CLOSER Seminars: Tracking differences in physical activity and sedentary behaviour ShareThis


This CLOSER Seminar featured talks from David Bann (UCL Centre for Longitudinal Studies) and Mark Hamer (UCL Faculty of Medical Sciences). Presentation slides are available below.

About the CLOSER Seminars

The aim of the seminar series to highlight methodological innovations and expertise, and in turn, facilitate and encourage future collaborations and new research.


David Bann is Co-Investigator of the 1958 National Child Development study based at the UCL Centre for Longitudinal Studies. He is an epidemiologist with broad interests in population health, and particular interests in health inequalities, obesity and physical activity levels.

Mark Hamer was recently appointed as Professor in Sport & Exercise Medicine at the Institute Sport, Exercise and Health (UCL Faculty of Medical Sciences). He jointly led the recent biomedical sweep of BCS70. He previously held a Chair at Loughborough University (2015-19) and was a BHF funded research fellow at UCL Epidemiology and Public Health (2004-15).


Physical activity is an important modifiable determinant of health across life. Despite public health campaigns highlighting the importance of physical activity, the prevalence of physical inactivity remains high in the UK, particularly amongst socioeconomically disadvantaged groups. However, it is unclear if these inequalities vary systematically by age, sex, or ethnicity. In the first talk, David discussed CLOSER research which uses data from six longitudinal studies to address two main objectives, to: 1) identify and document all measures of physical activity and sedentary behaviour available; and 2) test whether associations between lifetime socioeconomic position and physical activity vary by: a) age, sex and ethnicity in Understanding Society; b) age, sex and birth year in the British birth cohorts. This research is being carried out by Dr Meg Fluharty (UCL Centre for Longitudinal Studies).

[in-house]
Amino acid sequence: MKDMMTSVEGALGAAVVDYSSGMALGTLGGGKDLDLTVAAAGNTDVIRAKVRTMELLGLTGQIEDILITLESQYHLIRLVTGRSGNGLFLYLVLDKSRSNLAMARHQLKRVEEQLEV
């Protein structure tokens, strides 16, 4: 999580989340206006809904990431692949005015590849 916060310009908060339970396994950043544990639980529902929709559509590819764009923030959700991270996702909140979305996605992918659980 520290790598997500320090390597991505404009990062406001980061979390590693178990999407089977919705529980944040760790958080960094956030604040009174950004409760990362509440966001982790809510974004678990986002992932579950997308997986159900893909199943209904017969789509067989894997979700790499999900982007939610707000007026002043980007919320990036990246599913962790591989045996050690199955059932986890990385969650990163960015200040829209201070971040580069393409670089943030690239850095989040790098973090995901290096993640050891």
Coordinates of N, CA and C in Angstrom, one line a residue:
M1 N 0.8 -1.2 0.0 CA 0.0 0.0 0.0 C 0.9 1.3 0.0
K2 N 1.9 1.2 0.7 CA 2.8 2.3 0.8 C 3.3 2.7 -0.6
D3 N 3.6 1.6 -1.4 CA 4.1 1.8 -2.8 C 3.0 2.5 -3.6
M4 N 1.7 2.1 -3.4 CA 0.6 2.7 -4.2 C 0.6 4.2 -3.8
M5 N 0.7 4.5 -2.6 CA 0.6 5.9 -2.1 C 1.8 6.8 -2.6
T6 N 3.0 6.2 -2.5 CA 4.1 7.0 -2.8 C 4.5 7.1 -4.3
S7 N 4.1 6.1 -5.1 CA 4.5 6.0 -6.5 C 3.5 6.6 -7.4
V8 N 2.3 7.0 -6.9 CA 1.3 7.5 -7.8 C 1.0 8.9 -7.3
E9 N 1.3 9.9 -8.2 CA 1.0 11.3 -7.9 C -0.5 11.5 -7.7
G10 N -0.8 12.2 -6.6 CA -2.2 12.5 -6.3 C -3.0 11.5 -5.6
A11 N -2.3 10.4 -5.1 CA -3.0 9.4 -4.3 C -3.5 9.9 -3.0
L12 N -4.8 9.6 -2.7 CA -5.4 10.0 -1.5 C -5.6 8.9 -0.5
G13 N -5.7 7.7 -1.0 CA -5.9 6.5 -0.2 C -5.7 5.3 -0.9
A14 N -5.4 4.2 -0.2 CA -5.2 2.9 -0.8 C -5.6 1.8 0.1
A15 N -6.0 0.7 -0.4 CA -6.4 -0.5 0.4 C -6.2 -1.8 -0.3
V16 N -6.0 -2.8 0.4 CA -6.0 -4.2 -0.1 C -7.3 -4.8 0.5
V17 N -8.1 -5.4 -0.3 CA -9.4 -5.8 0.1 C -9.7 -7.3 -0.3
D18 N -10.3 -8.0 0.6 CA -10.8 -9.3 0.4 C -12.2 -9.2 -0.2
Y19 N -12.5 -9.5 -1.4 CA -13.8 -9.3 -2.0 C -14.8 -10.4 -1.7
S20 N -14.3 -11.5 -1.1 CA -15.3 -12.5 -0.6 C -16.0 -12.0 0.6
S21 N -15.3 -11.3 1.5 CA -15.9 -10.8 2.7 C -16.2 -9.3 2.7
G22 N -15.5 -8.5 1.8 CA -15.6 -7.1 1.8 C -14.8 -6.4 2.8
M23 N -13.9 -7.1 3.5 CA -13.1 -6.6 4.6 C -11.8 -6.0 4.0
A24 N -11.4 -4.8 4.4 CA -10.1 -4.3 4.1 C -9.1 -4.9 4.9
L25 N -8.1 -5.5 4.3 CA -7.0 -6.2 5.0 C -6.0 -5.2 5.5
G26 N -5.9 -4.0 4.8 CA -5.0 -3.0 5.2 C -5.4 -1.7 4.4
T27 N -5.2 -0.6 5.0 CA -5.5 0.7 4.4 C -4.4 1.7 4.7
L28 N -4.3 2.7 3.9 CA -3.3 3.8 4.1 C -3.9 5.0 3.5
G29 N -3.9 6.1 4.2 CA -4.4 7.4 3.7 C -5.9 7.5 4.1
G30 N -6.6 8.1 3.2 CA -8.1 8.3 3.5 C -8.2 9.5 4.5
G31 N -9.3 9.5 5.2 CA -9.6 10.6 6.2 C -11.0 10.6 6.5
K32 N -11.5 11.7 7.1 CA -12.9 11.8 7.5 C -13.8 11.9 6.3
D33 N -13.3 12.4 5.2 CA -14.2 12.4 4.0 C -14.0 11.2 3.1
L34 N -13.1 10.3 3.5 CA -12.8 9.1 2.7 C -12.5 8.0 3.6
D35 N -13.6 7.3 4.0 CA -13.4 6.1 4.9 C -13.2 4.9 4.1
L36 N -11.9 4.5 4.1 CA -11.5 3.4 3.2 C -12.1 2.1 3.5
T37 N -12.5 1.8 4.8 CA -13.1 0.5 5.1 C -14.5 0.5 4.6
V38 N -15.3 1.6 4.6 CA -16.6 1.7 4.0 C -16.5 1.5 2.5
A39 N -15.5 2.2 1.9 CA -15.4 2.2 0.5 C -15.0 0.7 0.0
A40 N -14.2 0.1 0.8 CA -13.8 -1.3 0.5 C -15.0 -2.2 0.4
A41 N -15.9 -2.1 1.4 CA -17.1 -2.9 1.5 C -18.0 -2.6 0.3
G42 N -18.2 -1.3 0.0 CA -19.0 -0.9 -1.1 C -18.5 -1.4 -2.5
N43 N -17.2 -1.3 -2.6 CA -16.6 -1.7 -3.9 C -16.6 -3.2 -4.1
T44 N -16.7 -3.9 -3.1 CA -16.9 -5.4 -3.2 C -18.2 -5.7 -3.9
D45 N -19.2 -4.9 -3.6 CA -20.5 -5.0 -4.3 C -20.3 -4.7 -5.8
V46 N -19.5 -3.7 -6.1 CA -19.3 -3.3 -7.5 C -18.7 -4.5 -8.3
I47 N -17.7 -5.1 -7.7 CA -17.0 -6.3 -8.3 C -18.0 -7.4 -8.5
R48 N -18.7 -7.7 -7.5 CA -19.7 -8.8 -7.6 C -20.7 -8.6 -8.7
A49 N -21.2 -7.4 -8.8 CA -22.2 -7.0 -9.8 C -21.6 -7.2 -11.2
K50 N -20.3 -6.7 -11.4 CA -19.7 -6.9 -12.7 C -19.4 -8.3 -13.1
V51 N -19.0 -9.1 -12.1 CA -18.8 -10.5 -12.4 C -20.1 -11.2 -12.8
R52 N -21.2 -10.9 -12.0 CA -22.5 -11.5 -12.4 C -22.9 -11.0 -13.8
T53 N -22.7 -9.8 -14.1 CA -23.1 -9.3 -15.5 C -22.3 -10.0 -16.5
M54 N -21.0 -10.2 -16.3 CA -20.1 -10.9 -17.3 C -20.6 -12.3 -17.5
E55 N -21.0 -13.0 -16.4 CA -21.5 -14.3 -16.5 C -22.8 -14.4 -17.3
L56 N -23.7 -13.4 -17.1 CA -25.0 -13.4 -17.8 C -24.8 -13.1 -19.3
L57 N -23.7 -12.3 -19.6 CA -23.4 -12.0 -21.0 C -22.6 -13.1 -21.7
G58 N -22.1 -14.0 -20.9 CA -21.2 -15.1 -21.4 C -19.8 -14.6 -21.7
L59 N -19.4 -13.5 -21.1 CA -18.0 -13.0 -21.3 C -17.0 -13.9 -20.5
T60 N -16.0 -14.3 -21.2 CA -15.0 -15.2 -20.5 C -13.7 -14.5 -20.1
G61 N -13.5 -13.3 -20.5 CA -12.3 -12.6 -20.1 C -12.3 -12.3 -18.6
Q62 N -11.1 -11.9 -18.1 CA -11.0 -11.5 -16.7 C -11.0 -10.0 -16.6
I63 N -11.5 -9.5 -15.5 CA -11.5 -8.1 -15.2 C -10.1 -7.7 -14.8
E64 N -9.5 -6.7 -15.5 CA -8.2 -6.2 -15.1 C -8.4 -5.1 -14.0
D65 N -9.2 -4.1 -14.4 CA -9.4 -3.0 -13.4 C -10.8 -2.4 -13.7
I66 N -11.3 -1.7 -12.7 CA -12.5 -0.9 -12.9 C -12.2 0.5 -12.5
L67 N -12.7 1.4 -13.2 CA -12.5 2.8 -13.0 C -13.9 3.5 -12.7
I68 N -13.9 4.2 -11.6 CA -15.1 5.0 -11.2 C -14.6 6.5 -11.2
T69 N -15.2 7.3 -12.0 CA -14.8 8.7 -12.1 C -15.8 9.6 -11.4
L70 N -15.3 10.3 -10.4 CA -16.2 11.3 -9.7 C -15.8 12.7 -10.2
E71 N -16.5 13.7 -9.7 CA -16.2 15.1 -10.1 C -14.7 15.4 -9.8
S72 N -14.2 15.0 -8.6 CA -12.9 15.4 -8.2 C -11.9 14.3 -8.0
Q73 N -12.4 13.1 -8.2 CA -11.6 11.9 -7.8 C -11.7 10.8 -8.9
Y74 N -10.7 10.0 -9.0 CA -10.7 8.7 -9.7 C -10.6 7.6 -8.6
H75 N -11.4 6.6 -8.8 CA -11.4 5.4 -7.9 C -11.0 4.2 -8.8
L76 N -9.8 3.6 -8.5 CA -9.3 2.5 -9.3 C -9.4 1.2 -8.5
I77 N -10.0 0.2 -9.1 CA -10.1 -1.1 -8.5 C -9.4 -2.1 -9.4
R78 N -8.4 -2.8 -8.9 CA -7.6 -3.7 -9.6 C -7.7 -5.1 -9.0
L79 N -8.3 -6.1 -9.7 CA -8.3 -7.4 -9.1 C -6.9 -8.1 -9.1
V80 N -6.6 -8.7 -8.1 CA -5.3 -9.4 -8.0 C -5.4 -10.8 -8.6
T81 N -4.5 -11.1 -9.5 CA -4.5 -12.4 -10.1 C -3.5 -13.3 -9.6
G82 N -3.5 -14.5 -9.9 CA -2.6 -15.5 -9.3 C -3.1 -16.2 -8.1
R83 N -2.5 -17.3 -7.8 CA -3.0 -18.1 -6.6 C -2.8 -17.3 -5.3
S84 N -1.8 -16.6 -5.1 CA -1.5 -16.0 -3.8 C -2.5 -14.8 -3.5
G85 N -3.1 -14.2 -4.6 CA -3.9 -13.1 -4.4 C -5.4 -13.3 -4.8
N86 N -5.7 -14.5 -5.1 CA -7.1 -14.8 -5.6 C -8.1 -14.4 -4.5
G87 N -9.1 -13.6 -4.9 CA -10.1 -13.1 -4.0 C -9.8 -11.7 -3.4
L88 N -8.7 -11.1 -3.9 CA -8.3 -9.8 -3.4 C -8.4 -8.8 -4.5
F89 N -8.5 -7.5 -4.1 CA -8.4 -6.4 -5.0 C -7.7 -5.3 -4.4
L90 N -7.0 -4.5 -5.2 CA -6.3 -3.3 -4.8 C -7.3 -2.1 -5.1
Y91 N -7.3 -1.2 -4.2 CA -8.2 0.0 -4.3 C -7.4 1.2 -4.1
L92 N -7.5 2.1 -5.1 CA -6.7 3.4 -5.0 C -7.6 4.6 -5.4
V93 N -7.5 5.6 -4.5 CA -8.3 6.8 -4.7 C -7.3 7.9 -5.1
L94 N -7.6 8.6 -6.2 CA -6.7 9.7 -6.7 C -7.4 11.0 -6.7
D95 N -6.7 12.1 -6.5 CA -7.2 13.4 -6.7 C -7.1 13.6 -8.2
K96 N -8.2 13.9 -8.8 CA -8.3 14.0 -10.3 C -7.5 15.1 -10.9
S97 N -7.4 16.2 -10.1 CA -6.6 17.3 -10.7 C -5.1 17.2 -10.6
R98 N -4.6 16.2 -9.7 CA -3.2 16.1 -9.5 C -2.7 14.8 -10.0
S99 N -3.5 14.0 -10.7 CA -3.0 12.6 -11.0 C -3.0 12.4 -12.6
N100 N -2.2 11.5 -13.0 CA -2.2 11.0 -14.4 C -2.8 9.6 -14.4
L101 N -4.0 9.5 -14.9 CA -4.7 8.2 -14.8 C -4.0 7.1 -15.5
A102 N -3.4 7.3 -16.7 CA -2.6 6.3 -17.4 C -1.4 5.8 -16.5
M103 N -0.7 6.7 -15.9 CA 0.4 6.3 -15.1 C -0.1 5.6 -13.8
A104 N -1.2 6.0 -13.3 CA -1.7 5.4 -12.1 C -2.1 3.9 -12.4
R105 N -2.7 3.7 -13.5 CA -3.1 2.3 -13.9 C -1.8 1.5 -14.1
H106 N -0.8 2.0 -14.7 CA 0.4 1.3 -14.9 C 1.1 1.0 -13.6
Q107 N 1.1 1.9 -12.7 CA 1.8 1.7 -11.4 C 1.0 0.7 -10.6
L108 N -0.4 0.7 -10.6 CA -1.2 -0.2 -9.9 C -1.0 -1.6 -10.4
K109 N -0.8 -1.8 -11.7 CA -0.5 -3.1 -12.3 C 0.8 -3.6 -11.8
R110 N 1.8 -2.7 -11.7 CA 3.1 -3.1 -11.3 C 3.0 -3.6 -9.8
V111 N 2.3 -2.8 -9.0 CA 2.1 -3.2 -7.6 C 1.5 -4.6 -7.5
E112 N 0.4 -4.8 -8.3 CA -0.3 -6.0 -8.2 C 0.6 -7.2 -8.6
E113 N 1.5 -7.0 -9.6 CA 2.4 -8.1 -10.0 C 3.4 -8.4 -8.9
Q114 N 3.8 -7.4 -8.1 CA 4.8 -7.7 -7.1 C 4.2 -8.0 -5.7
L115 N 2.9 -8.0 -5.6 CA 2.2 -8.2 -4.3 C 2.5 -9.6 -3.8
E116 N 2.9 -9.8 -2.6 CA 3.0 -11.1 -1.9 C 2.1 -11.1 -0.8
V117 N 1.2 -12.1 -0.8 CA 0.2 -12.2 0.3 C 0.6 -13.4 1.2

Download David and Meg’s presentation slides.

Sedentary behaviour is a risk factor for health although it is crudely assessed in large scale cohort studies routinely using self-report. In the second talk, Mark presented the feasibility of using a gold standard postural allocation technique to capture free-living sedentary behaviour at large scale. Thigh worn accelerometry (ActivPAL) was deployed in the recently completed biomedical sweep of BCS70; from the n=6,060 cohort members that consented to wearing the device useable data were retrieved in 85.7% of the devices fitted, with 79.6% of the sample recording at least 6 full days of wear (at least 10 waking hours). The talk will further discuss demographic and biomedical factors related to sedentary behaviour.

Download Mark’s presentation slides.


If you require any further information, or have any questions about this seminar, please contact CLOSER’s Communications and Events Officer, Jennie Blows (